Tom Lohr is an avid baseball fan and has visited every Major League Baseball park . . . twice.
It's Good to be Bad
Sometimes it is better to be famous than good. Professional sports have a fickle fanbase, and to be remembered in the annals of history is no easy task. Few players attain stats like Micky Mantle, Hank Aaron, or Nolan Ryan. Only a few names can be easily recognizable years after they have hung up their cleats. So if stellar performance on the field cannot emblazon your name in the minds of fans, you need to find another gimmick.
To be fair, no one enters the sport of baseball hoping to be remembered for their overall poor performance or for muffing one play. Despite having excellent career offensive numbers, Jose Canseco will always be remembered for the home run that only made it over the fence after it bounced off of his head in a defensive miscue. When you think of Bill Buckner, well, let's just say Bill got a really raw historical deal.
Even fewer players have the privilege of their names being associated with everyday baseball jargon. There are players that exhibit "Babe Ruth-like power," a term the Babe would approve of. And there are those who suffer from “Steve Blass Disease,” which is when an excellent player suddenly becomes one of the worst performers for absolutely no explainable reason. Steve was an outstanding pitcher for numerous seasons before he just broke. He was a very good broadcaster for decades after that, but Steve will never be able to shake the negative connotation associated with his name.
Famous or Infamous?
That brings us the hapless (yet famous), Mario Mendoza. Hailing from Chihuahua, Mexico, Mario broke into the big leagues in 1974 with the Pittsburgh Pirates. He also did stints with the Seattle Mariners and Texas Rangers, playing in his final game in 1982. Mario was a shortstop, and shortstops are mainly used for their defensive skills in a position in which good fielding is more important than good hitting. While there have been some slugging shortstops in MLB history, most were weak hitters. Mario was known as a good glove and received few complaints about his fielding. It was his smooth hands that kept him in the majors because his hitting was outright deplorable.
As a shortstop, Mendoza was not expected to be a .300 hitter or slug many home runs, but his ineptitude at the plate was alarming. In the game of baseball, 10% makes or breaks hitters. Hitting .300 is considered to be good hitting. You read that correctly, being successful only 30% of the time while batting is the touchstone of superior hitting. However, the batting average of .200, just 10 percentage points lower, is considered to be dismal, and will usually earn a player a trip back to the minor leagues.
While Mario's glove skills kept him on big league diamonds, his hitting average was consistent. Consistently bad. In his nine years playing MLB level baseball, Mario hit above .200 four seasons; and for three of those seasons, his average was barely above .200. Unfortunately for Mario, he was seen as almost a sure-out when he came to bat.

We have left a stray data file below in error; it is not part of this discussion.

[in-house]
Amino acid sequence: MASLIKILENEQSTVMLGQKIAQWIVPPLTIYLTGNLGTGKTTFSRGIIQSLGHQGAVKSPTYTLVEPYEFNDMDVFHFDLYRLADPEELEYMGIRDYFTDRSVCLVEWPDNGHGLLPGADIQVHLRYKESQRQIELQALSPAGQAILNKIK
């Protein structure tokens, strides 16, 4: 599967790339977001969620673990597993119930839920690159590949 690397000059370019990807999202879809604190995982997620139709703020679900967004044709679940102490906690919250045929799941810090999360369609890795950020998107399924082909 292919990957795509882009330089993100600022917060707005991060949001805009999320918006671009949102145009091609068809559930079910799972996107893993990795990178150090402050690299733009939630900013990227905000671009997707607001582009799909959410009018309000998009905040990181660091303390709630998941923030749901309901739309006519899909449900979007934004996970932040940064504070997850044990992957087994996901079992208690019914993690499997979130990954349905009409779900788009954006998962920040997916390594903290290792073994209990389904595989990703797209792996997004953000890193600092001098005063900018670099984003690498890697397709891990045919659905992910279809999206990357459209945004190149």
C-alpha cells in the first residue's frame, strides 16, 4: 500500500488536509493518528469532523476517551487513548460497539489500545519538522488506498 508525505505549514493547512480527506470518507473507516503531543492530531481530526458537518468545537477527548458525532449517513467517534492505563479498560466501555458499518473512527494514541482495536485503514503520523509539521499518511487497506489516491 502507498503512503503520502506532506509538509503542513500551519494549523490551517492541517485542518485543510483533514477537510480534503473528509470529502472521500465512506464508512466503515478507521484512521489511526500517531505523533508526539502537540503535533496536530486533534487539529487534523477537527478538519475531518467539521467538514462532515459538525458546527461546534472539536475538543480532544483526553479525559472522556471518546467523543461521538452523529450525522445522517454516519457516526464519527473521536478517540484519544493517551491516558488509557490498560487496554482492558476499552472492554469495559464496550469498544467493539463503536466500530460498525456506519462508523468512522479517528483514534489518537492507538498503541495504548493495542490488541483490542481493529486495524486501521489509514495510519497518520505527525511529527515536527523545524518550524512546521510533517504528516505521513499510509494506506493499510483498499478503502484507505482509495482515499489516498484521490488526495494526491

A Star (of Sorts) Is Born
Towards the end of his playing career, everyone expected Mario to hit poorly; and Mario did not disappoint them. His expected performance at the plate was so bad that in 1979, Kansas City Royals great (and superb hitter) George Brett started the season poorly and was struggling. While playing against the Mariners, Mendoza's teammates teased Brett that if he wasn't careful, he would sink below the “Mendoza Line.” Meaning that he would hit below .200. George rebounded and had a good year (hitting .329 and slugging 20 homers), but he mentioned the teasing to ESPN baseball analyst Chris Berman. The term became a catchphrase on ESPN, and the network's use of it helped it become a standard term in the baseball lexicon. Now the term hitting below the “Mendoza Line” is a regularly used term for someone hitting at or below .200.
There is Life After Baseball
The “Mendoza Line” would also seep into American pop culture as a generic term for poor performance for just about anything. It has been used in the TV series How I Met Your Mother to describe a woman's attractiveness and as an academic grading threshold in Beverly Hills, 90210. It has also been used to describe the performance of US Treasury yields and political polls. It even crossed over to the NFL when the “Dalton Line” (named after Cincinnati Bengal quarterback Andy Dalton) became the minimum acceptable performance for an NFL QB.
Despite his name being synonymous with a poor batting average, Mario Mendoza did manage to spend nine years in Major League Baseball. And as has been explained for many facets of life, it is “better to be the worst of the best, than the best of the worst.” After his MLB days, Mario played another seven seasons professionally in his native Mexico. He fared substantially better south of the border, hitting a career .291 in the Mexican League. His defense never wavered and he was known as “Silk Hands” in Mexico. He was so well respected in the Mexican League that in 2000 he was elected to the Mexican Baseball Hall of Fame. After his playing days in Mexico ended, Mario managed a couple of minor leagues baseball teams. After a few seasons of managing in the minors, he returned to Mexico and managed teams there until 2013.
Barney Explains the "Mendoza Line" of Hot/Crazy
Lucky to be Unlucky
Few people ever get to become a household name, and in the world of baseball, Mario Mendoza is just that. Anyone who gets to play in Major League Baseball has led a charmed life, but for Mario Mendoza, his life became a twist of a familiar saying that “it is better to be lucky than good.” In the case of Mario's notoriety, it was “better to be unlucky than good.”